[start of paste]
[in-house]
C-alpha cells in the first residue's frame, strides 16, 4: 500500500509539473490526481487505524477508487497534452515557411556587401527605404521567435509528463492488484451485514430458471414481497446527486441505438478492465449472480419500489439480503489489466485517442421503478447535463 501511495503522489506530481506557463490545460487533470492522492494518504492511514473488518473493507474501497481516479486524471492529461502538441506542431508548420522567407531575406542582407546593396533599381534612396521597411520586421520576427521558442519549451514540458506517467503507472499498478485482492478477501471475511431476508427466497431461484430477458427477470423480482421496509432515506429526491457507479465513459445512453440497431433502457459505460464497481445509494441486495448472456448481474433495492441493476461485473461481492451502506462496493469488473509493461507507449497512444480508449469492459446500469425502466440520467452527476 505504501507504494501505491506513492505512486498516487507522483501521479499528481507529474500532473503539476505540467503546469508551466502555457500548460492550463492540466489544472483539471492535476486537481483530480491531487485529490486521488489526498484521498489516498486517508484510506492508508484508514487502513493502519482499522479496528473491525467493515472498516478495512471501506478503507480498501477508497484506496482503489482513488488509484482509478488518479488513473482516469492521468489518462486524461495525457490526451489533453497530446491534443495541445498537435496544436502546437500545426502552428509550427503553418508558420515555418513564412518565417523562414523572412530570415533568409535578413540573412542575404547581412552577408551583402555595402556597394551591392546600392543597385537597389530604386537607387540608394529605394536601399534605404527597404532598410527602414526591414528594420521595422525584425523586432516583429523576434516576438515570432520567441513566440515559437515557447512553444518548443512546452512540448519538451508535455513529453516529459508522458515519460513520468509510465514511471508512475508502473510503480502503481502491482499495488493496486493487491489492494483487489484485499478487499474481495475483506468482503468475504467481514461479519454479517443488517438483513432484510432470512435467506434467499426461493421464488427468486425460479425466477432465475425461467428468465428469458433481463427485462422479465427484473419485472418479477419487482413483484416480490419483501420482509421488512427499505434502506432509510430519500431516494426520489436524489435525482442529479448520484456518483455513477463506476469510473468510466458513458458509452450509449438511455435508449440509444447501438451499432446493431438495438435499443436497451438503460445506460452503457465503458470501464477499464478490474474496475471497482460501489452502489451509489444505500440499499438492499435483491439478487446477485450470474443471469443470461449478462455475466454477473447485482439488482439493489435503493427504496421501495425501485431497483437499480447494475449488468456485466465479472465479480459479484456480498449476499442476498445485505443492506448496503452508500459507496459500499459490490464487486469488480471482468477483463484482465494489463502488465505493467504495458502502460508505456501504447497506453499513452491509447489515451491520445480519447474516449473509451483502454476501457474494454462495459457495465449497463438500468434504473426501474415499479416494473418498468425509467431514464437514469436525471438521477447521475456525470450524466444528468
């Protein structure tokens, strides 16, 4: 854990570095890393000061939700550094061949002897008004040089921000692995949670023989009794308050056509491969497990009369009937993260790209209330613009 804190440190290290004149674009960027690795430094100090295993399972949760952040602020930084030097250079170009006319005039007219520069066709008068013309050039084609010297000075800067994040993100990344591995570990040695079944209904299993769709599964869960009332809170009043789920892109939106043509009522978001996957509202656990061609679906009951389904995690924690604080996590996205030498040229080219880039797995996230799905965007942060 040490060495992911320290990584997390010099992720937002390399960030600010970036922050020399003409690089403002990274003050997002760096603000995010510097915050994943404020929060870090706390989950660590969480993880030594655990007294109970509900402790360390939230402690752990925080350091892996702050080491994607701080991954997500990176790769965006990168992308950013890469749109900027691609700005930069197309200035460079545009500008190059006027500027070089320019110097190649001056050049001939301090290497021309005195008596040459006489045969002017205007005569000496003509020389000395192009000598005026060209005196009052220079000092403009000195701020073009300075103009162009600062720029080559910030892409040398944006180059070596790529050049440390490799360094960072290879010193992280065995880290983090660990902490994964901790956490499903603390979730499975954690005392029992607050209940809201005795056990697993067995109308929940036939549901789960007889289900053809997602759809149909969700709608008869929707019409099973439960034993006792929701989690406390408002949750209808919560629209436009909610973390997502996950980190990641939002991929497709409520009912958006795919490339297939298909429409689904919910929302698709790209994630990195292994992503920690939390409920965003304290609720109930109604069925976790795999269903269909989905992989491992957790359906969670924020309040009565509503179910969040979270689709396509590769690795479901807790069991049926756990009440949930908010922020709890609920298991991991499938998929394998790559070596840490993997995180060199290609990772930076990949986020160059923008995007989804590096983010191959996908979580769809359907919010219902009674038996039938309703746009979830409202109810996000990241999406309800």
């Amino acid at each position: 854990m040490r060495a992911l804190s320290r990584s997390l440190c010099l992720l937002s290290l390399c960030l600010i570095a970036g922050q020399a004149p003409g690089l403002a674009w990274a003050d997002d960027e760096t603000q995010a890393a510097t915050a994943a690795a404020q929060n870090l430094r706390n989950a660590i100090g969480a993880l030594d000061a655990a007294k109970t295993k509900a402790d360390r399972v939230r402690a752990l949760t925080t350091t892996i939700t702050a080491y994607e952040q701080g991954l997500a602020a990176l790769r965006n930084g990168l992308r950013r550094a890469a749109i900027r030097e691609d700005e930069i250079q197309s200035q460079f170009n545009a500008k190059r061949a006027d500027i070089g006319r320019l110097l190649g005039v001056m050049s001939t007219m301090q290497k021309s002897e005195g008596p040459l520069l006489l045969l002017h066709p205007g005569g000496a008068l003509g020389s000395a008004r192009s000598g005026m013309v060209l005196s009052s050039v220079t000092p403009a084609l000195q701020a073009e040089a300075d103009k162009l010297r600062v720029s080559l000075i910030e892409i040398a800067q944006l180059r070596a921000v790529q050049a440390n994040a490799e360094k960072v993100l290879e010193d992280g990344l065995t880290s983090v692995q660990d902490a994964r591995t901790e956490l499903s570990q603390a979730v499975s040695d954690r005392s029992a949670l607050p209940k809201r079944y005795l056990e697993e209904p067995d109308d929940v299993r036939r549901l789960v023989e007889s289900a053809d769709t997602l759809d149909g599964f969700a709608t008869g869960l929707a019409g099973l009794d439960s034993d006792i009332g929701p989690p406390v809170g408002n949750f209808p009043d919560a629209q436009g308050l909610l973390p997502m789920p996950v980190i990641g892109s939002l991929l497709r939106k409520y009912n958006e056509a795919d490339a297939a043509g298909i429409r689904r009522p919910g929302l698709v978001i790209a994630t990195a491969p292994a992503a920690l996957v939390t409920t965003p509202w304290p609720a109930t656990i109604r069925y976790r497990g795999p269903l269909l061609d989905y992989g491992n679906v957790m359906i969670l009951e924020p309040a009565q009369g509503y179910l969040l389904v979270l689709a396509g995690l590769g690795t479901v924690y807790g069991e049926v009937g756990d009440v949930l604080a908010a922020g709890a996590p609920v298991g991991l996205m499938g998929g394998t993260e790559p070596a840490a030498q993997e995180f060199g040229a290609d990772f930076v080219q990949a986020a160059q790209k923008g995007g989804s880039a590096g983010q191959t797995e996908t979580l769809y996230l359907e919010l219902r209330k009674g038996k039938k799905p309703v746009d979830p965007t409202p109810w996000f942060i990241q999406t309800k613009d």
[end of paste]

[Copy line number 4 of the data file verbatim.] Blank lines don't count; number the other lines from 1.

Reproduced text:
């Amino acid at each position: 854990m040490r060495a992911l804190s320290r990584s997390l440190c010099l992720l937002s290290l390399c960030l600010i570095a970036g922050q020399a004149p003409g690089l403002a674009w990274a003050d997002d960027e760096t603000q995010a890393a510097t915050a994943a690795a404020q929060n870090l430094r706390n989950a660590i100090g969480a993880l030594d000061a655990a007294k109970t295993k509900a402790d360390r399972v939230r402690a752990l949760t925080t350091t892996i939700t702050a080491y994607e952040q701080g991954l997500a602020a990176l790769r965006n930084g990168l992308r950013r550094a890469a749109i900027r030097e691609d700005e930069i250079q197309s200035q460079f170009n545009a500008k190059r061949a006027d500027i070089g006319r320019l110097l190649g005039v001056m050049s001939t007219m301090q290497k021309s002897e005195g008596p040459l520069l006489l045969l002017h066709p205007g005569g000496a008068l003509g020389s000395a008004r192009s000598g005026m013309v060209l005196s009052s050039v220079t000092p403009a084609l000195q701020a073009e040089a300075d103009k162009l010297r600062v720029s080559l000075i910030e892409i040398a800067q944006l180059r070596a921000v790529q050049a440390n994040a490799e360094k960072v993100l290879e010193d992280g990344l065995t880290s983090v692995q660990d902490a994964r591995t901790e956490l499903s570990q603390a979730v499975s040695d954690r005392s029992a949670l607050p209940k809201r079944y005795l056990e697993e209904p067995d109308d929940v299993r036939r549901l789960v023989e007889s289900a053809d769709t997602l759809d149909g599964f969700a709608t008869g869960l929707a019409g099973l009794d439960s034993d006792i009332g929701p989690p406390v809170g408002n949750f209808p009043d919560a629209q436009g308050l909610l973390p997502m789920p996950v980190i990641g892109s939002l991929l497709r939106k409520y009912n958006e056509a795919d490339a297939a043509g298909i429409r689904r009522p919910g929302l698709v978001i790209a994630t990195a491969p292994a992503a920690l996957v939390t409920t965003p509202w304290p609720a109930t656990i109604r069925y976790r497990g795999p269903l269909l061609d989905y992989g491992n679906v957790m359906i969670l009951e924020p309040a009565q009369g509503y179910l969040l389904v979270l689709a396509g995690l590769g690795t479901v924690y807790g069991e049926v009937g756990d009440v949930l604080a908010a922020g709890a996590p609920v298991g991991l996205m499938g998929g394998t993260e790559p070596a840490a030498q993997e995180f060199g040229a290609d990772f930076v080219q990949a986020a160059q790209k923008g995007g989804s880039a590096g983010q191959t797995e996908t979580l769809y996230l359907e919010l219902r209330k009674g038996k039938k799905p309703v746009d979830p965007t409202p109810w996000f942060i990241q999406t309800k613009d």